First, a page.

This deal with MakeMyTrip is likely to be the first among several tech agreements that Hopper will make with rival online travel agencies. This potentially could become a big side of Hopper's overall operation.
MakeMyTrip already has a feature for customers that enables them to lock an airfare at a certain price for a fee, and then book it later. The new Hopper partnership, which has not yet been implemented, will enable MakeMyTrip to use artificial intelligence from Hopper to dynamically price how much flyers would have to pay to lock a fare for up to seven days.
If the partnership works as pitched, it would enable MakeMyTrip to convince consumers to book more flights, and the Indian online travel company could get smarter about how much to charge customers to freeze airfares. Under the terms of the partnership, Hopper — and not MakeMyTrip — takes the risk if the airfare rises greater than the fee the customer paid to freeze the fare.
Hopper claims to generate 70 percent of its revenue these days from these types of ancillary services or financial products — which means they account for a much higher percentage of Hopper’s revenue than selling flights or hotels themselves.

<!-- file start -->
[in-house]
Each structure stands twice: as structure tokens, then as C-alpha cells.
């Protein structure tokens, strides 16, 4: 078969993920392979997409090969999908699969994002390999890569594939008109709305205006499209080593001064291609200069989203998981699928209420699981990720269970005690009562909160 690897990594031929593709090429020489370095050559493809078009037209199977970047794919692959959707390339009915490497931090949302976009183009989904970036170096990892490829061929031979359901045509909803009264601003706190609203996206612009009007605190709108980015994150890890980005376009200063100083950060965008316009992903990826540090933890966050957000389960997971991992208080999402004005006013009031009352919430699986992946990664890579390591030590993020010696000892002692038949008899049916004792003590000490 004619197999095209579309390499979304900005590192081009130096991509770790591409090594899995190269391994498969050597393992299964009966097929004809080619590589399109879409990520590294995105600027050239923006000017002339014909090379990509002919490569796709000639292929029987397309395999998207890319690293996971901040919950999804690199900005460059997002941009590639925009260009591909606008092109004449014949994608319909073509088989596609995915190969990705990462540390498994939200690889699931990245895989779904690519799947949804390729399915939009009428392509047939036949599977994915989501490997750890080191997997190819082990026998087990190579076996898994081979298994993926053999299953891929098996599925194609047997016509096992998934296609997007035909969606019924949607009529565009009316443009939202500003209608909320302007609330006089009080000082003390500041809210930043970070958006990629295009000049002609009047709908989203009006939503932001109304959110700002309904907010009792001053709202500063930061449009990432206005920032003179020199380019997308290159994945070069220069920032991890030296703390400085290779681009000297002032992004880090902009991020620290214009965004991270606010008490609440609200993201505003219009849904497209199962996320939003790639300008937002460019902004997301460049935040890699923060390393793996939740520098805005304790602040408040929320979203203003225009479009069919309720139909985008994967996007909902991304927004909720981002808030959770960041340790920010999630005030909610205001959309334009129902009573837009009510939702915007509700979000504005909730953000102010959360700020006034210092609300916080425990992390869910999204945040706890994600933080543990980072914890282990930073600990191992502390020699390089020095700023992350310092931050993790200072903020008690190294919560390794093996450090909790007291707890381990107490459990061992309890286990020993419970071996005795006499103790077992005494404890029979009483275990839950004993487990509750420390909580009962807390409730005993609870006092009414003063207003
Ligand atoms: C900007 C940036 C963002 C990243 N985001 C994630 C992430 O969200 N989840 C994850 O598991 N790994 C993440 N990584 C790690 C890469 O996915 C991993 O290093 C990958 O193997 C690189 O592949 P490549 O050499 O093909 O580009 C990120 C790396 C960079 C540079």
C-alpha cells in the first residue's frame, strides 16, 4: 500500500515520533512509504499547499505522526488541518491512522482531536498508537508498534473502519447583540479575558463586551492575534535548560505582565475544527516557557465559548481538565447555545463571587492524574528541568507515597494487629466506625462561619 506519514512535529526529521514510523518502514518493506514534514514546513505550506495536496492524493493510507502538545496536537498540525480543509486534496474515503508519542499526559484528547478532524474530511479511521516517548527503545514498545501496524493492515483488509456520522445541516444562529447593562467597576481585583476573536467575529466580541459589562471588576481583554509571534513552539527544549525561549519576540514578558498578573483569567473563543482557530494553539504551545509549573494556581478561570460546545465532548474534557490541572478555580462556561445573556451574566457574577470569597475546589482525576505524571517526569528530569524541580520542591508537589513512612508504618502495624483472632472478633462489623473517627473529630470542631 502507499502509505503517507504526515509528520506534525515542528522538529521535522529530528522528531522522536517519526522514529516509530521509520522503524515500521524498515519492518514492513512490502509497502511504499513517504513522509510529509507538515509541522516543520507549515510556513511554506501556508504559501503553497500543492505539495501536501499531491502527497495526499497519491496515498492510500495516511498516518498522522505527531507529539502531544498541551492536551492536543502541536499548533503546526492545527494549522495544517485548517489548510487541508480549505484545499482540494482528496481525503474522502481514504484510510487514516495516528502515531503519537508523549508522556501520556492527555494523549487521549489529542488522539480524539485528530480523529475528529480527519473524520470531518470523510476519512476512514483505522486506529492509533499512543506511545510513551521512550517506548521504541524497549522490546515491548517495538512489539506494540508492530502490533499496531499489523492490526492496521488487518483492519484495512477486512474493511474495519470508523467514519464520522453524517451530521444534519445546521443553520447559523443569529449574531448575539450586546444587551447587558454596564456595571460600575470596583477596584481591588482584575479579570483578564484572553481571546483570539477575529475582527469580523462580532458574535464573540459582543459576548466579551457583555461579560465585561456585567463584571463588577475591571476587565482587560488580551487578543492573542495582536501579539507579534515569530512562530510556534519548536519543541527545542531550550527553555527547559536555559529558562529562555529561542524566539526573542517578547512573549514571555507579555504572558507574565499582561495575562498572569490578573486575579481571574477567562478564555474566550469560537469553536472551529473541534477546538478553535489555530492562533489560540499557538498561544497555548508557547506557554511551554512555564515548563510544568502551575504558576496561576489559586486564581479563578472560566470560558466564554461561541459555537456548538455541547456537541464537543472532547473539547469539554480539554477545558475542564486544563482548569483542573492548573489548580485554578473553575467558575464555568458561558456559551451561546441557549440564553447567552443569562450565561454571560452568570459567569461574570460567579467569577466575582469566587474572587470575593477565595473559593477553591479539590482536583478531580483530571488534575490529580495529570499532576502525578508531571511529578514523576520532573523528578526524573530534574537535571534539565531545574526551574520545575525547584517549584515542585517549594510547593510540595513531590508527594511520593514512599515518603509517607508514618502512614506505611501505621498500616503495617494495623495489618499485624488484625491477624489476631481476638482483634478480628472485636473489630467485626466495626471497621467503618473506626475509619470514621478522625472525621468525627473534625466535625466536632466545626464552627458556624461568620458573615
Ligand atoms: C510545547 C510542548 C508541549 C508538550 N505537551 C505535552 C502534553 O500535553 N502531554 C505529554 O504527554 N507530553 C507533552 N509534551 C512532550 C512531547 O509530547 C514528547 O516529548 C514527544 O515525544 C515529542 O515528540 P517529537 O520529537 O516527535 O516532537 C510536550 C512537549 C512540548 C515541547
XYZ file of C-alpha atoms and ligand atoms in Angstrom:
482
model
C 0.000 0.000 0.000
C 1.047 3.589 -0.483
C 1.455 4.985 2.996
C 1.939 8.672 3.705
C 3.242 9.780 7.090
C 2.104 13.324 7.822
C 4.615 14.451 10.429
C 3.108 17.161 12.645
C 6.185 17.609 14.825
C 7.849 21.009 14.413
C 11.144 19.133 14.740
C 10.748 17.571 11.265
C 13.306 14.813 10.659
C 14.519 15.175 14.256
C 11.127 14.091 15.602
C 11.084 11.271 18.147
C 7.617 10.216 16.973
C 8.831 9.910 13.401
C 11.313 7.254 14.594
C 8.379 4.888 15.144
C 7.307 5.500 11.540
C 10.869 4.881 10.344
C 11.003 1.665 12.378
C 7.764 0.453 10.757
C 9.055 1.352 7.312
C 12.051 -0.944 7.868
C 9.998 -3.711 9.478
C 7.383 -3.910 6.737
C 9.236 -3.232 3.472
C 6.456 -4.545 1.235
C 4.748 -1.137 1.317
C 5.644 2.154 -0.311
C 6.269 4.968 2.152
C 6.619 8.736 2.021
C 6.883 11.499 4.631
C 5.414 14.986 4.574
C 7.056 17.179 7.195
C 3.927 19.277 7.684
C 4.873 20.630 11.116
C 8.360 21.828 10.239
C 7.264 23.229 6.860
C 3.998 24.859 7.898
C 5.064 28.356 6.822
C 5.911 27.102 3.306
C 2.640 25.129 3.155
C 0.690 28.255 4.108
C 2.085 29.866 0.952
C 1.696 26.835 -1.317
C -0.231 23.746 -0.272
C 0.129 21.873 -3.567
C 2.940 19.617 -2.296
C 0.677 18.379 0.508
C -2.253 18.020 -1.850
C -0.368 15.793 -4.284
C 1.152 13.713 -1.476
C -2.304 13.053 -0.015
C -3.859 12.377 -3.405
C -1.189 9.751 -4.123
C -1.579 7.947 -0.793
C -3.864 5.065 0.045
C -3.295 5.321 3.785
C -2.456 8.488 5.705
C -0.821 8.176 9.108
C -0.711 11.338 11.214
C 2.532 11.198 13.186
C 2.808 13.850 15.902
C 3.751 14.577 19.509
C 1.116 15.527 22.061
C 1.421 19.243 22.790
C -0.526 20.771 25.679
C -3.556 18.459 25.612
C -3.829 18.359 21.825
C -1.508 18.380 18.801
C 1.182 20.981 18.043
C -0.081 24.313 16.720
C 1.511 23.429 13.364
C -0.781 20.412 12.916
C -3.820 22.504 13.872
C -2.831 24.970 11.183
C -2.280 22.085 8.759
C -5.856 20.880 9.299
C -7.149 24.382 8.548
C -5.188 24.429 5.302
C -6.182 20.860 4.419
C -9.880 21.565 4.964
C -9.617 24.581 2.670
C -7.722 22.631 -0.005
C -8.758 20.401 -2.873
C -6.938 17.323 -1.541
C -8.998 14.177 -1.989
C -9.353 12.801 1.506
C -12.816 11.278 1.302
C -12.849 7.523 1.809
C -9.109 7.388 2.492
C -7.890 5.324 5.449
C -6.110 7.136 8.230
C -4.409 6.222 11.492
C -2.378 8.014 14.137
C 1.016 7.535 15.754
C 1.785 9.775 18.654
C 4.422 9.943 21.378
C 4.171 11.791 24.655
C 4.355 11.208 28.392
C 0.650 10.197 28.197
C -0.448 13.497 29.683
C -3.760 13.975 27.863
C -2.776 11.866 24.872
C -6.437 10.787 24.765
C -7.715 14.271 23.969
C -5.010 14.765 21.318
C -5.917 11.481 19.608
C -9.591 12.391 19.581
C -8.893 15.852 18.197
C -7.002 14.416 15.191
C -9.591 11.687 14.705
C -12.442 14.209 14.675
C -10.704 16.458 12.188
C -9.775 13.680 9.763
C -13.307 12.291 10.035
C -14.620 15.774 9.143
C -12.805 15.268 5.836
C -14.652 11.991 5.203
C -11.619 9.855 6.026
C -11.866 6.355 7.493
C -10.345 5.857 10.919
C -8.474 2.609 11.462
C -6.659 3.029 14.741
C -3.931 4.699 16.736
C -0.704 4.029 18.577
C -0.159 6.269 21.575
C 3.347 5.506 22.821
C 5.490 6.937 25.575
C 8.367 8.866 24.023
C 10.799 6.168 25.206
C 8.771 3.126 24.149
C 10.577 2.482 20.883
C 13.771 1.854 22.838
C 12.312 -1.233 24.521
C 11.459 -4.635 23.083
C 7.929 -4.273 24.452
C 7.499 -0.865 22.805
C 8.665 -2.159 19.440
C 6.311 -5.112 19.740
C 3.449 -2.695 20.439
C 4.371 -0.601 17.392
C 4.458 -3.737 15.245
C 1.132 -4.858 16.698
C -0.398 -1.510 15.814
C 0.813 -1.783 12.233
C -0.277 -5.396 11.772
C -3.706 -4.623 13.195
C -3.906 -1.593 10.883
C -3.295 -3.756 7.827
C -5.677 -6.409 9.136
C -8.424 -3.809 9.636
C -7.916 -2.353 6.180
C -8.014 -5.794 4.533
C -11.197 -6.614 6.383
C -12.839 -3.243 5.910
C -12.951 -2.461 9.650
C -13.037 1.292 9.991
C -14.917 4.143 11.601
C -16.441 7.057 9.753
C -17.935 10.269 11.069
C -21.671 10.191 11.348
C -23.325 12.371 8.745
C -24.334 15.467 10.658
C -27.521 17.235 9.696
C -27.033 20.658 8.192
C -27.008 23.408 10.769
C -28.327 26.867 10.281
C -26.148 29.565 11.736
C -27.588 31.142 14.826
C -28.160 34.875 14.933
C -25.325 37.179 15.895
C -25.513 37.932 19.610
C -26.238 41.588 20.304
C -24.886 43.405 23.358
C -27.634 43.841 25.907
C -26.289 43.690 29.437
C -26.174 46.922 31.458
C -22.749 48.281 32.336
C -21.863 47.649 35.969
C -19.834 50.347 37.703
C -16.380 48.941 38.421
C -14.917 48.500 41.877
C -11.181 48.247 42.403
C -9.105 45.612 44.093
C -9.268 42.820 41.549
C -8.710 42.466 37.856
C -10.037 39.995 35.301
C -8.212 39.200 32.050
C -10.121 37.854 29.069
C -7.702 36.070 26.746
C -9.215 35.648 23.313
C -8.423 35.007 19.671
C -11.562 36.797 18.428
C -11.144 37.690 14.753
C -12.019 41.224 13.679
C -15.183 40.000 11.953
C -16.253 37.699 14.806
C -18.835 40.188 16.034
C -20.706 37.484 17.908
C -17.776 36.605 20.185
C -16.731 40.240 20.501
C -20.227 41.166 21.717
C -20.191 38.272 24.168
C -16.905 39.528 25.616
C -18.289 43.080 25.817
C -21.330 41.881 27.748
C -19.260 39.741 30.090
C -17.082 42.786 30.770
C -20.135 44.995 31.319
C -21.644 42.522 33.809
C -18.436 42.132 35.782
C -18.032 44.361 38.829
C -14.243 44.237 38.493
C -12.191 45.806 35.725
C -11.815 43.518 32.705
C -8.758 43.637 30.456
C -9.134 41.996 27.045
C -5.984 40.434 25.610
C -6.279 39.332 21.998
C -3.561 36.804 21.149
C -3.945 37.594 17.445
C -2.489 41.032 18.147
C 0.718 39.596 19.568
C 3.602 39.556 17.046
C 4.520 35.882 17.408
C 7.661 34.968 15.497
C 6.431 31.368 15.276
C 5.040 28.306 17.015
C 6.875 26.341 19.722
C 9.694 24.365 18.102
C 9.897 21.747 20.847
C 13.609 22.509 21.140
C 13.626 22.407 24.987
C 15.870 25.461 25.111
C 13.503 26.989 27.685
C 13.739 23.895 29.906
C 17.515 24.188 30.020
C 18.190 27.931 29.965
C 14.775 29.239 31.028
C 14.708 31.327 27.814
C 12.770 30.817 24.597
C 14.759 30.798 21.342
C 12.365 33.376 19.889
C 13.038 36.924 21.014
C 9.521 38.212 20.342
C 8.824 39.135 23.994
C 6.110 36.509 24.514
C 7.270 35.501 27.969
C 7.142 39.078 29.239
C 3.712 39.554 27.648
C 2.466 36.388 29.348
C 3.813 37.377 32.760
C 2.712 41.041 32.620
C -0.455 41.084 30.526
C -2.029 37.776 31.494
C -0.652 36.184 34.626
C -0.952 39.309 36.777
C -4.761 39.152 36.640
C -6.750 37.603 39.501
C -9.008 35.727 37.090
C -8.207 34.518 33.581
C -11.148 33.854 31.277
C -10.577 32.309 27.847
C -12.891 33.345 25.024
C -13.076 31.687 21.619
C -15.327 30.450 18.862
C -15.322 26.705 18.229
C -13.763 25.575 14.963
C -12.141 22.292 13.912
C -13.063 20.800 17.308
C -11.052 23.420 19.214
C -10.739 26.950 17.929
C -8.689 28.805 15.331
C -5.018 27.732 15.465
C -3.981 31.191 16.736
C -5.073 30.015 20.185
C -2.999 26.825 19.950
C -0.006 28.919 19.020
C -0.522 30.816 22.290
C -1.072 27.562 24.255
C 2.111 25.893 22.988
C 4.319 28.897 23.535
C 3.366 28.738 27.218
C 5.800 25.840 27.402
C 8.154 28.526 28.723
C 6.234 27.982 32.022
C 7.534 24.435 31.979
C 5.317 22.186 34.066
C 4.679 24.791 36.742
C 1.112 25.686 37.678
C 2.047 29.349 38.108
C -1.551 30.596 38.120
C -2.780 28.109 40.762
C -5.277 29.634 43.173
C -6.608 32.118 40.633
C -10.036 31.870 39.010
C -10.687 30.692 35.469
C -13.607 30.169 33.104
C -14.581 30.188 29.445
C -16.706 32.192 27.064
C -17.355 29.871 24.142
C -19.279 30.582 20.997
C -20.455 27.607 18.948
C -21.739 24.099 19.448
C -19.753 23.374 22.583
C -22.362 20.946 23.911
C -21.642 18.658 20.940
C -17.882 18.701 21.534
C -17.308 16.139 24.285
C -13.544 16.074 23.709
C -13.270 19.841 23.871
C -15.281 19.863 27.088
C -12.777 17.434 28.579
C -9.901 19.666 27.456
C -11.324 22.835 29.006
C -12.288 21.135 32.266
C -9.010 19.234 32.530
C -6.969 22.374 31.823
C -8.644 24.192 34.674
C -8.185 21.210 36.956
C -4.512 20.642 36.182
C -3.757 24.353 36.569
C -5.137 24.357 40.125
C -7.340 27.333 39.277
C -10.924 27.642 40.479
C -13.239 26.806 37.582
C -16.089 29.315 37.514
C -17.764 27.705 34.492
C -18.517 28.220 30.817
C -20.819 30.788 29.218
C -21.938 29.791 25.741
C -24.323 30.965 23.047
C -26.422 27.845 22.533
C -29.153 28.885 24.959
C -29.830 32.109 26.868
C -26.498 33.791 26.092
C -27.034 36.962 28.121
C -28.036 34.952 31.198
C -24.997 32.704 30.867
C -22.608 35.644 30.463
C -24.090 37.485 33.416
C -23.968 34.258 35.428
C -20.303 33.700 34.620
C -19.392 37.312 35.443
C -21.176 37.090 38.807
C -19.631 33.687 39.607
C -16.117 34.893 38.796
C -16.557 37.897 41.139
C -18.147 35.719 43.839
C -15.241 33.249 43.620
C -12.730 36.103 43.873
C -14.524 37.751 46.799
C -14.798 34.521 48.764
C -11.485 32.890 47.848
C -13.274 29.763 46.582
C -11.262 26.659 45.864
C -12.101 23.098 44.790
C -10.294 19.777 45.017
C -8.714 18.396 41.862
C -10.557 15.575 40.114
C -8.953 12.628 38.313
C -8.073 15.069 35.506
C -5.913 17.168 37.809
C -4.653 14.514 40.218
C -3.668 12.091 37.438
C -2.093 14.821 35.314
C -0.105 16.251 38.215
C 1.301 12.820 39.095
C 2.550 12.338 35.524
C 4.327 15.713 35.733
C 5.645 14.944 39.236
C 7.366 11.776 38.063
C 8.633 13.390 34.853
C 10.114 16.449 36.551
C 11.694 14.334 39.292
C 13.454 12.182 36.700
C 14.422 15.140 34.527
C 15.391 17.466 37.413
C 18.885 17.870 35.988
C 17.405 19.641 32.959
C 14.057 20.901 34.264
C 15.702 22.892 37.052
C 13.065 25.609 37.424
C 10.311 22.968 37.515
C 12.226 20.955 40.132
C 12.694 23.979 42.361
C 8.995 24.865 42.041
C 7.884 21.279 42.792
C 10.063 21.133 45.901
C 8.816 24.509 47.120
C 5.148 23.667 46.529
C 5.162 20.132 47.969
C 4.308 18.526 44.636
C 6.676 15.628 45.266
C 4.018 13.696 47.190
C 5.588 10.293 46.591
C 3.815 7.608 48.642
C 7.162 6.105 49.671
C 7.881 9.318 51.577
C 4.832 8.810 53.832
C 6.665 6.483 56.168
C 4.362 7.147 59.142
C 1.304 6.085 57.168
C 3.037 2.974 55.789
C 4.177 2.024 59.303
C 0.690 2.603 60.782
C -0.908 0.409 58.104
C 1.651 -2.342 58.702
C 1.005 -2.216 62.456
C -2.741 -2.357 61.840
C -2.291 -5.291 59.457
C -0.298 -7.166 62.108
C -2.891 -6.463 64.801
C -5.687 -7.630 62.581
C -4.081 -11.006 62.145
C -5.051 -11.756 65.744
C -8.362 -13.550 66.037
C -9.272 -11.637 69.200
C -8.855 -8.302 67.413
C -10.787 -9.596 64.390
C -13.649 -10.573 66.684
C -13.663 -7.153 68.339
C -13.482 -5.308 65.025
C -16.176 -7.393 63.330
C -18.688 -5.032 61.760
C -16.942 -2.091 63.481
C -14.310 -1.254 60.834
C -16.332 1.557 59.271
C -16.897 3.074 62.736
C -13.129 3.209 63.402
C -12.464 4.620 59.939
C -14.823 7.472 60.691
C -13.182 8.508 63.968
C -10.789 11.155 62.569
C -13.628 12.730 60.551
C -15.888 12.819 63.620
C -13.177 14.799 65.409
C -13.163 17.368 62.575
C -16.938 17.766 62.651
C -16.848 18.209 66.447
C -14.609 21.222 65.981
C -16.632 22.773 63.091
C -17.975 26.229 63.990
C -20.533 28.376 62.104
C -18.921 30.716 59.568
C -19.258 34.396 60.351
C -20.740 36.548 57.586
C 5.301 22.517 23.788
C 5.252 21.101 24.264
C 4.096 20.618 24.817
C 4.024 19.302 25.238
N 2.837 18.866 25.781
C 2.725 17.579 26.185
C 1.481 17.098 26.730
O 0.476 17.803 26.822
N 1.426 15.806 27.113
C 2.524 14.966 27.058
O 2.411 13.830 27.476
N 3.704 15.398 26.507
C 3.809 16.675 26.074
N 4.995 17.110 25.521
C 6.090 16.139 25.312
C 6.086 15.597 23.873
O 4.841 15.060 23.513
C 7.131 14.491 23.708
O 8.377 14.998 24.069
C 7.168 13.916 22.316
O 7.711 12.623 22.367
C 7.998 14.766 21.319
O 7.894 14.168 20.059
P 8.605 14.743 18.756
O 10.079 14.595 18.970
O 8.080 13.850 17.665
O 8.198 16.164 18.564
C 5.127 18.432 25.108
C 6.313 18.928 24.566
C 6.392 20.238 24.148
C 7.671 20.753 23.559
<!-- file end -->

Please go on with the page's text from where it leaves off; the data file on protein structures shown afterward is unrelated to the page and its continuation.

“Flexibility is the future of travel – it is how we want to build back demand and put consumer confidence back in booking travel freely, just as they did before the pandemic,” said Rajesh Magow, MakeMyTrip cofounder and Group CEO in a statement. “As we double down in our efforts to enrich the flight booking experience on MakeMyTrip platform, we are partnering with Hopper to make use of its innovative technology and pass on the benefits of smart and prudent flight booking to travelers. We are thrilled to extend valuable benefits and bring home best global practices of predictive pricing through Hopper’s data-driven capabilities and AI-rich airfare forecasting tools for our customers.”
Hopper, which is primarily for consumers, is getting deeper into the business-to-business side of its operations, having recently concluded a distribution agreement with Amadeus and another pact to power a travel portal for credit card company Capital One.
But Hopper risks empowering competitors with these tech deals because, like MakeMyTrip, Hopper is an online travel agency, and competes with these partners, in theory, at least.
In an interview at Skift Global Forum in September, Hopper co-founder and CEO Frederic Lalonde said:
“But the fundamental reason that we’re doing the B2B (business-to-business) thing is because we obsess about lowering the cost of travel to our customers, and I will use the ugly word. We’re here to steal share from Expedia and Booking all day.”
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Photo credit: Hopper CEO Frederic Lalonde (right) talks with Skift Executive Editor Dennis Schaal at Skift Global Forum in New York City on Sept. 23, 2021. India's MakeMyTrip made a technology deal with Canada-based Hopper. Skift